Sterling fell below $1.26 on Thursday for the first time since a January 3 flash crash, extending recent losses made on the back of signs that whoever succeeds Prime Minister Theresa May is likely to be a hard Brexit proponent.
The pound, which had been broadly steady for most of the European session, dropped under that level as the dollar firmed to a one-week high and a large batch of options with a $1.2600 strike price rolled off at the New York markets open.
The currency fell 0.3% on the day against a firmer dollar but also lost 0.2% versus the euro.
“The move in the dollar preceded the move in sterling, so it may not be specific to sterling. That said, there was Corbyn’s comments about the referendum which maybe got the market excited,” said BNY Mellon strategist Neil Mellor, referring to Labour leader Jeremy Corbyn saying there needed to be a procedure to block no-deal Brexit.
“I think it’s just an uncertain environment for sterling and uncertainty is never good for a currency,” Mellor added.
The ruling Conservatives suffered a drubbing at last week’s EU parliamentary elections at the hands of the Brexit party, pushing candidates for party leaderships further towards favouring exit from the European Union by the Oct. 31 deadline, with or without a deal in place.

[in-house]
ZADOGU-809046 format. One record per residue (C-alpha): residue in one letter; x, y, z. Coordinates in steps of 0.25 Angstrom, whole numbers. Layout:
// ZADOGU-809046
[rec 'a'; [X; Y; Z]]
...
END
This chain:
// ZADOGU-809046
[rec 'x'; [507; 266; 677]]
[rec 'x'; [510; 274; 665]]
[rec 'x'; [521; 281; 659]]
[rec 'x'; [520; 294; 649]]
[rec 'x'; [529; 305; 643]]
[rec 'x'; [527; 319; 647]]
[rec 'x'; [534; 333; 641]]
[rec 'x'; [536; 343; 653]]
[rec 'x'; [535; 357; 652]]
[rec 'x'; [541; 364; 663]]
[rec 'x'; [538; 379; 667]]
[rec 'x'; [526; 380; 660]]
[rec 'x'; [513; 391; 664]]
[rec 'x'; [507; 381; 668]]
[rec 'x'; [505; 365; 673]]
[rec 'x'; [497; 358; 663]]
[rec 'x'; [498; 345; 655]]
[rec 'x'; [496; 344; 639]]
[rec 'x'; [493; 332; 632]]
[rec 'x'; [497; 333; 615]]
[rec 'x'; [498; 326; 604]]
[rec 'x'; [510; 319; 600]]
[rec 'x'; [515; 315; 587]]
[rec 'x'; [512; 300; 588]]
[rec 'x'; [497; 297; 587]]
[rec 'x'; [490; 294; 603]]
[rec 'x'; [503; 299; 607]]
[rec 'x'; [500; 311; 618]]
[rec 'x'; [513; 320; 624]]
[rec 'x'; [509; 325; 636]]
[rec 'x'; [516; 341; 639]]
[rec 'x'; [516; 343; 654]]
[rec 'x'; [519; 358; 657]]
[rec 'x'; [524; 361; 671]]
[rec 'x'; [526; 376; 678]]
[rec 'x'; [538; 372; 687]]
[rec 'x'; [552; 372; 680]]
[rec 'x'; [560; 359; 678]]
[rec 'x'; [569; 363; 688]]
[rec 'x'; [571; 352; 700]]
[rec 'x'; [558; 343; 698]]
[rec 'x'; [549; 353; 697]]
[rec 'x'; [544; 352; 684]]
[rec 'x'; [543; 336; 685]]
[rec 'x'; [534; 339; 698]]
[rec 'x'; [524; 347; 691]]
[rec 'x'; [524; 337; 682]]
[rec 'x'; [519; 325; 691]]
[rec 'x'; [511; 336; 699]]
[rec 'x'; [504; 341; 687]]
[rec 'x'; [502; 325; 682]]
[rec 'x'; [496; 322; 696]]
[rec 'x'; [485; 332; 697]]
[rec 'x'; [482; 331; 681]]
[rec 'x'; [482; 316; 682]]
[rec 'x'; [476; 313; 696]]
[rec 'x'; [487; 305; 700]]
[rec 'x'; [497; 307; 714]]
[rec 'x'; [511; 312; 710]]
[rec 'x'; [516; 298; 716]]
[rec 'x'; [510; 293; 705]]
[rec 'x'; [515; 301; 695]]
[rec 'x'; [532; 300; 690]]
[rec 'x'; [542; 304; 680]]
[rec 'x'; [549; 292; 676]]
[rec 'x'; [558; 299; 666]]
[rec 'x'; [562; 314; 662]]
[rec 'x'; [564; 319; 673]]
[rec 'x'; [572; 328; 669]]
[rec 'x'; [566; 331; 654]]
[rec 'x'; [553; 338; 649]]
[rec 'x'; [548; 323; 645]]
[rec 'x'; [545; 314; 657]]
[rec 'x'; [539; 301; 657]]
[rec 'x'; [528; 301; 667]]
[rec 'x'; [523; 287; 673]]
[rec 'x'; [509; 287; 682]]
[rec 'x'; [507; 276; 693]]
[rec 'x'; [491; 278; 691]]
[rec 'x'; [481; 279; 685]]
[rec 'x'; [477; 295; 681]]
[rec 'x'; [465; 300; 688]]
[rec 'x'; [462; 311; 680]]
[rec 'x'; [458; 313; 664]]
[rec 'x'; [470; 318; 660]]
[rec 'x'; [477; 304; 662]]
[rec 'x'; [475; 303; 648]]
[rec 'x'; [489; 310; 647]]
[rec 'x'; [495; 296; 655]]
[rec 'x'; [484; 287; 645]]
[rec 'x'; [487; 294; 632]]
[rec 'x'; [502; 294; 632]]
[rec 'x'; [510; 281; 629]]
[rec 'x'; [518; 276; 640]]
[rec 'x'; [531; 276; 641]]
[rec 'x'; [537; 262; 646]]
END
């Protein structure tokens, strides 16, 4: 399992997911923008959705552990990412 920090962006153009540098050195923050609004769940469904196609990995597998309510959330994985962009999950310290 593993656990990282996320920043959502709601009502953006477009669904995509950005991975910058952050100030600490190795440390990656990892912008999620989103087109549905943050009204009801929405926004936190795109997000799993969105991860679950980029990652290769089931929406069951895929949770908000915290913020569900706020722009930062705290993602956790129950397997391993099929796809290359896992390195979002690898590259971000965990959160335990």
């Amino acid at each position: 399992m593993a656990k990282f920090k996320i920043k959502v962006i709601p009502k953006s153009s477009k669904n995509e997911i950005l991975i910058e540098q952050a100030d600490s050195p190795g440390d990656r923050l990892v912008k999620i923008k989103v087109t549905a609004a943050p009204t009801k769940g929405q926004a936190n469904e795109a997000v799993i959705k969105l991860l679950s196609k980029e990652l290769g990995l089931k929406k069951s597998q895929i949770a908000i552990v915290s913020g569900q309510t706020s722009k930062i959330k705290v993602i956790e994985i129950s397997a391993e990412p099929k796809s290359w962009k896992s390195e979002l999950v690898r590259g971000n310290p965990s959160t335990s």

While nearly a dozen candidates are vying for the top job, Boris Johnson, the bookmakers’ favourite, has said Britain should leave the EU on Oct. 31, even without an agreement.
“The risk of a no-deal and no Brexit have both increased and that’s why volatility remains low,” said Colin Asher, a senior economist at Mizuho.
On a monthly basis, the pound was on track for its biggest monthly drop since June 2018, according to Refinitiv data.
Gauges of expected swings in the pound over the coming months remained firm with six-month implied volatility rising to its highest levels since April 2019.
Also abetting sterling’s drop has been positioning in the pound which has been whittled down to broadly neutral levels leaving only retail speculators largely long on the British currency, according to Citi positioning data.
Such long positions could be vulnerable for unwinding if the pound’s weakness accelerates.